Make sure you are on top of the 2016 Post-16 Accountability framework. The headline measure in 2016 will be based on the progress your students have made with (as yet unannounced) minimum floor standards. Check the College / School and Sixth Form Improvement Plans. Is one of the main targets about improving Sixth Form student progress? If not, why not?
Make sure you have read the relevant sections from the new Common Inspection Framework (CIF) and the relevant handbook for inspectors. It is important all understand the new grade descriptors. I deal with this issue more fully in a separate blog: ‘Ofsted CIF – Just when you thought it was safe to go back in the classroom for the start of the new academic year’.
As always make sure you use your 2015 Alps reports strategically. Organise robust Performance Management meetings with all Post-16 Heads of that focus both on evaluating 2015 performance and on planning to make a difference in 2016. If a department is significantly under-achieving, make it clear ‘what got you here won’t get you there’ and agree what is going to be different in 2015/16 and when you will be checking up.
The simplest way of ensuring you are on top of likely 2016 A Level value-added outcomes is to re-submit data to Alps in September for a Monitoring Point Zero (MPZ) report. This only includes the AS grades of students who have progressed to Y13 and only in the subjects they are continuing to A Level. By comparing the AS grades against the A level benchmarks, the MPZ report shows you what your A level report will look like if your students achieve the same grades in 2016. Use this, and the UMS students have achieved, to help Heads of Subject make good decisions about supporting students in the year ahead.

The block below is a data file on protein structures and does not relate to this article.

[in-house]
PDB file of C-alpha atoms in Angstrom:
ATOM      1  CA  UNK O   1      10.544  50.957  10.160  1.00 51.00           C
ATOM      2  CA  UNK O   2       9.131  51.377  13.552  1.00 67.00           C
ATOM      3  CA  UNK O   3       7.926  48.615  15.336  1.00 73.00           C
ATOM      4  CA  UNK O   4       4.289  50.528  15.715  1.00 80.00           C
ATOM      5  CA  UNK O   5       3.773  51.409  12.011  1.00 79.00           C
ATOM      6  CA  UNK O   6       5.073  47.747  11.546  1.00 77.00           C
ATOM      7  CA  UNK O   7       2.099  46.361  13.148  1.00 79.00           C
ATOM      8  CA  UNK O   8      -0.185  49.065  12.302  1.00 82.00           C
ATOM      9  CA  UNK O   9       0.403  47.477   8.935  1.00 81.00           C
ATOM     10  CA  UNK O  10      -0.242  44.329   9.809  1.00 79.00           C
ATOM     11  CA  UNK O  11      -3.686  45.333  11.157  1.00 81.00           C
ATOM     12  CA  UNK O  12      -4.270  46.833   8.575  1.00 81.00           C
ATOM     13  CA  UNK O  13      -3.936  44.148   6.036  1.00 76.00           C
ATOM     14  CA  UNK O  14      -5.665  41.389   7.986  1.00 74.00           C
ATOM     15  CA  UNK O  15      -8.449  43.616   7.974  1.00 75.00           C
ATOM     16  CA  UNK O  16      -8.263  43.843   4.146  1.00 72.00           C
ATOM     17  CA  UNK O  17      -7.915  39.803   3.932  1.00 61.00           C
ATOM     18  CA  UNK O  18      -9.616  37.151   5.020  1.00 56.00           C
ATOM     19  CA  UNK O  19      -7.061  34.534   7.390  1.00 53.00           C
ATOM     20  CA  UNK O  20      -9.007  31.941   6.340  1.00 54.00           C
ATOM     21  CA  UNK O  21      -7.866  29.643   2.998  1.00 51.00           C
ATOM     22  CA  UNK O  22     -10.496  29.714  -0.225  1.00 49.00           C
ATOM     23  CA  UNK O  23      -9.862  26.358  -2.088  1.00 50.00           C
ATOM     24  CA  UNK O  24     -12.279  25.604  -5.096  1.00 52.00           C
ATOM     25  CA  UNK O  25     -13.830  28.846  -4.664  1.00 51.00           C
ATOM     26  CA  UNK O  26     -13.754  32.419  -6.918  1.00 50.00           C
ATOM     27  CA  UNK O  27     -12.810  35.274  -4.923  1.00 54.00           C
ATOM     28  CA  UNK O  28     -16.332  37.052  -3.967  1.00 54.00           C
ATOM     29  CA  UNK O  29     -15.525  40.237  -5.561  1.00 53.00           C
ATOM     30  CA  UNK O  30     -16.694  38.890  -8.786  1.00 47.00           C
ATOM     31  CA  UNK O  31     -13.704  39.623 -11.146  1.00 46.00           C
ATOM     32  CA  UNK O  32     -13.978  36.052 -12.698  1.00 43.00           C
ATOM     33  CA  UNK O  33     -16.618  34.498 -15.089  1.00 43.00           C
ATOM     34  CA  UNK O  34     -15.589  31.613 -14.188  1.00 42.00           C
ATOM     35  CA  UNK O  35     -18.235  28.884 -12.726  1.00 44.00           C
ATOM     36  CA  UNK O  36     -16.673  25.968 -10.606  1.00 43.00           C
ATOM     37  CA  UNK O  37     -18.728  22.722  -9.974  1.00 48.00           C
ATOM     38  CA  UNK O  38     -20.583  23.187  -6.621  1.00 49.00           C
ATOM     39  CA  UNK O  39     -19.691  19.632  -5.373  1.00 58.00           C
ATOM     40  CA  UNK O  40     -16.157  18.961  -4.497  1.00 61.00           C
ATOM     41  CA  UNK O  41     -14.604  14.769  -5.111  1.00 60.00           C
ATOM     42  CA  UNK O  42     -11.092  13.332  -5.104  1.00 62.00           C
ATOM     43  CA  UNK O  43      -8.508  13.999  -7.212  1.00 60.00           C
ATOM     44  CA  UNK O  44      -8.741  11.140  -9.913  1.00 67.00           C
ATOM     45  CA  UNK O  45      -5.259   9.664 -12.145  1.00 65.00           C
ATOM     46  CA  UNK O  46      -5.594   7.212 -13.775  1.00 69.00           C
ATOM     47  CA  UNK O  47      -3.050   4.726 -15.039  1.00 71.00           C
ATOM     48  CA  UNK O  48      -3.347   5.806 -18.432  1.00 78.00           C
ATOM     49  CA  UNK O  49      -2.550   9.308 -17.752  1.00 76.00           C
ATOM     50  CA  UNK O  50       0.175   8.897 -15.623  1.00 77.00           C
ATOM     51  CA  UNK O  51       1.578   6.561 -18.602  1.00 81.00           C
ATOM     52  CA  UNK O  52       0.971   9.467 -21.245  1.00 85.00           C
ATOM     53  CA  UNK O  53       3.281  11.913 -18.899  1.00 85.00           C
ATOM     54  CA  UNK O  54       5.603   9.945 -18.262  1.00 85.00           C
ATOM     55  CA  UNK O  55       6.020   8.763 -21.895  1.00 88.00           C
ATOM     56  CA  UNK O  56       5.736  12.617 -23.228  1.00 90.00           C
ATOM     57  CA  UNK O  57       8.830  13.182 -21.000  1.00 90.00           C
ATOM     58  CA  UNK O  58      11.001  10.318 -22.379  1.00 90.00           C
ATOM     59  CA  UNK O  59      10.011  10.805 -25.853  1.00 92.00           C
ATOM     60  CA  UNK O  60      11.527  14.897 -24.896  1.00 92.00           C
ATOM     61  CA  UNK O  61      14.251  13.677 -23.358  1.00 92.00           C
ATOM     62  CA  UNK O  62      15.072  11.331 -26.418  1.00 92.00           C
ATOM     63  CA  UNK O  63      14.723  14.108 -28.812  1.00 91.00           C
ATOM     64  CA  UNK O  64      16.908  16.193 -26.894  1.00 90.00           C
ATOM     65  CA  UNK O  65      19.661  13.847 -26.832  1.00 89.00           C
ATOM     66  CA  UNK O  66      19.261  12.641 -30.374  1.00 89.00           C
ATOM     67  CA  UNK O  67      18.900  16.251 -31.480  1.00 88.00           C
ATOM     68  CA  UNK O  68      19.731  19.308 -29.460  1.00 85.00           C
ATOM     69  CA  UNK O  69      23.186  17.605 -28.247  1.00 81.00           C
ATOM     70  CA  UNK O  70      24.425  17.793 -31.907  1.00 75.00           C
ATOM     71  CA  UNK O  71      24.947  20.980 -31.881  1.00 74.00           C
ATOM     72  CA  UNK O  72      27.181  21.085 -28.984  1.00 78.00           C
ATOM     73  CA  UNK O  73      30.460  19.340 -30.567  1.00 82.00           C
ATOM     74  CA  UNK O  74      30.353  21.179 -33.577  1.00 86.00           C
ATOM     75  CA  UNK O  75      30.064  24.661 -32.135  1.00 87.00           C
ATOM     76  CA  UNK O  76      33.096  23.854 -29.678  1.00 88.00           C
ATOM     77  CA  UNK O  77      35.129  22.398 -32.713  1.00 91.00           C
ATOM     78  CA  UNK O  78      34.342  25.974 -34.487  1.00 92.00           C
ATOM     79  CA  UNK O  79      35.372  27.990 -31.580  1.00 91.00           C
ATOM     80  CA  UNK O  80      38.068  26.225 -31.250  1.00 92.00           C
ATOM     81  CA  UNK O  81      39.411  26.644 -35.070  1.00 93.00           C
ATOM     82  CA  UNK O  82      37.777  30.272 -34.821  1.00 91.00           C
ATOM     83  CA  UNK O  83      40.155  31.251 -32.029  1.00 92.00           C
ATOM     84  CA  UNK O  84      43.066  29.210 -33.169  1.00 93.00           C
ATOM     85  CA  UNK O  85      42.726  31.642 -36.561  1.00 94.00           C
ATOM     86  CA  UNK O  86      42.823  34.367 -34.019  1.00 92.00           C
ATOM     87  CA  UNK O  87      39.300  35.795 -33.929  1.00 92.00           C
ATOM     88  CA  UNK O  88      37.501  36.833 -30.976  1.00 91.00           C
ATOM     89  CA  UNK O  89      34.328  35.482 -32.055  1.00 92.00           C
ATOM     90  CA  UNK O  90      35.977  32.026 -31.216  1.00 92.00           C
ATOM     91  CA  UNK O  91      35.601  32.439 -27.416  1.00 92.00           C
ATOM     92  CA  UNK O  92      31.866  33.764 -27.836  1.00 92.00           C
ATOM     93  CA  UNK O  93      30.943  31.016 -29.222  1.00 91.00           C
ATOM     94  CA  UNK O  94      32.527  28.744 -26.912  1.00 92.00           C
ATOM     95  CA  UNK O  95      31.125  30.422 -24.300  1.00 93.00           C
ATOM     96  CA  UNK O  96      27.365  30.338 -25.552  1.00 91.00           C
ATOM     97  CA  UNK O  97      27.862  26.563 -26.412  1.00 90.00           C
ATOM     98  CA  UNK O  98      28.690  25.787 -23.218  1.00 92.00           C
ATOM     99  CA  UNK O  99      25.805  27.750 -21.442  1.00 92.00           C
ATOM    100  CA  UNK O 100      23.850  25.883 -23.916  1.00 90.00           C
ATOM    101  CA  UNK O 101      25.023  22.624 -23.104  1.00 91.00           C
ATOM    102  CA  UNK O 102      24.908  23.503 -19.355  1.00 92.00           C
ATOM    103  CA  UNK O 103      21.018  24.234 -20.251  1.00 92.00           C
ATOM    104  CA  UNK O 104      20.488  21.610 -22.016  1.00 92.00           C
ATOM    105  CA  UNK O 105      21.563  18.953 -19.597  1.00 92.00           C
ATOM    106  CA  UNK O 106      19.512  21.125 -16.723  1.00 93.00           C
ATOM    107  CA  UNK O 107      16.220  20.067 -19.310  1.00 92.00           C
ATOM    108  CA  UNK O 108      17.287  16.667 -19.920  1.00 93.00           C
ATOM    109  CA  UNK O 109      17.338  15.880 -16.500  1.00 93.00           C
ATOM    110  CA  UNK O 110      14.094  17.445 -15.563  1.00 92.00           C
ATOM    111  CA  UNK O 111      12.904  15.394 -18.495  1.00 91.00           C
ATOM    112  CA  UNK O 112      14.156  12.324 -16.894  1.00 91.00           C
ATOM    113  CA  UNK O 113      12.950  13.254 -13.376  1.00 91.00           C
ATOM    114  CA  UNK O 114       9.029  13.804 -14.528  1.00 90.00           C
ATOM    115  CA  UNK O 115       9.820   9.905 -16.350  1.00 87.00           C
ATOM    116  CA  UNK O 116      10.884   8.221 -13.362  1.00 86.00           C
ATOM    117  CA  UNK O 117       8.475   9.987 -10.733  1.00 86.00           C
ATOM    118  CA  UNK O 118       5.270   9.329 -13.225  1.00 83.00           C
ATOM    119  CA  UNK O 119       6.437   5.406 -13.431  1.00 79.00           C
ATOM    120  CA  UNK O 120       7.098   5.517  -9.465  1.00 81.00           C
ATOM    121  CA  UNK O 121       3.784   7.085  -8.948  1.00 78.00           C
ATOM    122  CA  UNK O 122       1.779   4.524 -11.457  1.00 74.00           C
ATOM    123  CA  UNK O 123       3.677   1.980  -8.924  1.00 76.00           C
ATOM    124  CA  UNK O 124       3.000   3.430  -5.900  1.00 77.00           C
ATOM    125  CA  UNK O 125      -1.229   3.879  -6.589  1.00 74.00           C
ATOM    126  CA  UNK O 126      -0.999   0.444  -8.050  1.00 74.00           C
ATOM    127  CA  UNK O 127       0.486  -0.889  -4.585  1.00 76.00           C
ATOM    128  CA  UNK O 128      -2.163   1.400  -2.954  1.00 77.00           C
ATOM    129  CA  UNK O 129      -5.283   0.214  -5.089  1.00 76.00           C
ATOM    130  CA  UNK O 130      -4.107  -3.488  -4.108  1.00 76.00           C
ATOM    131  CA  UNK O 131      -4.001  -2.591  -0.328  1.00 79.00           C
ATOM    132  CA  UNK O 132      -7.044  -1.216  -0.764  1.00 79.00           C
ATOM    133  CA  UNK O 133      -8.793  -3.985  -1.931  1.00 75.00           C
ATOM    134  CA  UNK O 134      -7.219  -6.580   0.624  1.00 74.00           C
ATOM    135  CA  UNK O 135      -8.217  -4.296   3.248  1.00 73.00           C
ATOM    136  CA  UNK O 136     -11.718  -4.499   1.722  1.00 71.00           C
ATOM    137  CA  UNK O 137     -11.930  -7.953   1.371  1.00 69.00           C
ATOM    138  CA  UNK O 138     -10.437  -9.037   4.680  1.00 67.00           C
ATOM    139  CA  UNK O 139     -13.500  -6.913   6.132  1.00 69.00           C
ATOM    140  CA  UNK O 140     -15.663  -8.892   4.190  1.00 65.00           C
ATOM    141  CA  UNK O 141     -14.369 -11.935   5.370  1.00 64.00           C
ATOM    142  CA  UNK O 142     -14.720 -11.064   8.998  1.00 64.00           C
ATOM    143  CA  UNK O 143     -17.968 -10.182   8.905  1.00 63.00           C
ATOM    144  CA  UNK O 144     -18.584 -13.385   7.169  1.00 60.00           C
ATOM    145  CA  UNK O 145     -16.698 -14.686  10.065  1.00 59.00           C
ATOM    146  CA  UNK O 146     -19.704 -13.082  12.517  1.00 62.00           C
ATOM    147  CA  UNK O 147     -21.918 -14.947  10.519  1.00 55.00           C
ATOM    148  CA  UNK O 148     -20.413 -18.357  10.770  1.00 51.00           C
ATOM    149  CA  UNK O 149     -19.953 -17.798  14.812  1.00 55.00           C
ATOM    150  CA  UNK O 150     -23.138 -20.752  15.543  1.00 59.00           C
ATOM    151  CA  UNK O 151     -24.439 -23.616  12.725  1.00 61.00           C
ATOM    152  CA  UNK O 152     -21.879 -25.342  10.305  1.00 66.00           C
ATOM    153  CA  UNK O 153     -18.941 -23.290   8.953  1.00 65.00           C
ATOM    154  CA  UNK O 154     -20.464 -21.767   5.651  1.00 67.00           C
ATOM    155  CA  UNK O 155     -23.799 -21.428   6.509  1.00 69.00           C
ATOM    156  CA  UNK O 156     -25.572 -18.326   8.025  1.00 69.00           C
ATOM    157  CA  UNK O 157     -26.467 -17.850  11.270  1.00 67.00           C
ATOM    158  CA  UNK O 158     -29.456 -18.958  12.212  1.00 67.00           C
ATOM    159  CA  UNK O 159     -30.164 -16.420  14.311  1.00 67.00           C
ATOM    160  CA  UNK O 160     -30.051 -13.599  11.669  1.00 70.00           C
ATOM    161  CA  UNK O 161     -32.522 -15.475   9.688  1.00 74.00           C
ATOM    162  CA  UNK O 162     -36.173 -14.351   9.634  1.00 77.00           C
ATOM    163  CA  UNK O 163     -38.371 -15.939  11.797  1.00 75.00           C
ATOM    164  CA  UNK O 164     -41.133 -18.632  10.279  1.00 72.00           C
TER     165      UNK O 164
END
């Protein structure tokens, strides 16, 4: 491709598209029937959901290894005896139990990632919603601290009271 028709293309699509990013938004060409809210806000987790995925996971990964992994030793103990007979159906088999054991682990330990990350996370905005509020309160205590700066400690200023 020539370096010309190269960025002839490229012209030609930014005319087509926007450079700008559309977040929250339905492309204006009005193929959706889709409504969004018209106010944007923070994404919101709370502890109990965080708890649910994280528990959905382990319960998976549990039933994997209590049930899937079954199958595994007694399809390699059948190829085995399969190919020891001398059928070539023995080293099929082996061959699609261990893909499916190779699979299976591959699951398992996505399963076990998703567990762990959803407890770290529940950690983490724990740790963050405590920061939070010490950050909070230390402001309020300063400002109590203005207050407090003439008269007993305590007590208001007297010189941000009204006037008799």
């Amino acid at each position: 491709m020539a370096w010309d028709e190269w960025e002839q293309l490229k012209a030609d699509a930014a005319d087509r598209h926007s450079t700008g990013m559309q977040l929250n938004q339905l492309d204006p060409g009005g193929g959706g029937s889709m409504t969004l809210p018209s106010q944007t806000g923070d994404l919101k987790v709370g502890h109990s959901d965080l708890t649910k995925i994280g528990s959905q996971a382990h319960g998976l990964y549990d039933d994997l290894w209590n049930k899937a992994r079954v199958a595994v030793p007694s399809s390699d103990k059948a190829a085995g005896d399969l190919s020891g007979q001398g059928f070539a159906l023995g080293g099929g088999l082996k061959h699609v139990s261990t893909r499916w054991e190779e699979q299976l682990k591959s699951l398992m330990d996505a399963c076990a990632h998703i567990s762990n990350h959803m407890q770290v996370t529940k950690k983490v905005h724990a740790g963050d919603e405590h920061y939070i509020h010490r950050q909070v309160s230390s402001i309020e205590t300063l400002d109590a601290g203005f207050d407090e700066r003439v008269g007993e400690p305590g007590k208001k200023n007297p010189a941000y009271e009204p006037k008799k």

The MPZ flyer is available online at http://alps-va.co.uk/downloads/MonitoringFlyerMPZ.pdf
Compare 2015 final predicted AS and A Level grades to see which subjects and teachers have a tighter track record in terms of accurately predicting grades. This will inform your monitoring, support and intervention in 2015-16. This becomes critical as we move further into the linear landscape where accuracy of progress grades is even more crucial.
In terms of AS re-sits for May 2016 make decisions now so some students can be scheduled into Y12 AS classes for the unit they are re-taking. Others could be allocated specific periods of supervised study and set regular work and given additional twilight support.
Linear A levels have commenced for Y12 (Y1). Are all departments and teachers organised for a crisp start? I deal with this issue more fully in a separate blog: ‘How to Deal with A Level Reform successfully’. Make sure students are on the right courses – for Year 12 this has to mean ones they will not fail! For students taking linear courses and starting with 3 subjects it means ones in which they will excel!
Crack on with UCAS to drive the early completion of applications – personal statements and references – on as much as possible between now and the end of October, whilst ensuring you don’t ignore advice and guidance for those for whom University is not their preferred option.
Finally, above all, take every decision in the best interests of your students and never feel you can’t turn to the team at Alps for help and advice.
About the Author:
John is a national trainer who specialises in leadership and maximising achievement at KS5. He also works as a senior consultant and gives feedback to schools and LAs on the quality of post-16 provision. John has written numerous articles, and his ‘99 Ideas to Raise Achievement at KS5’ draws on his four decades of experience in sixth forms.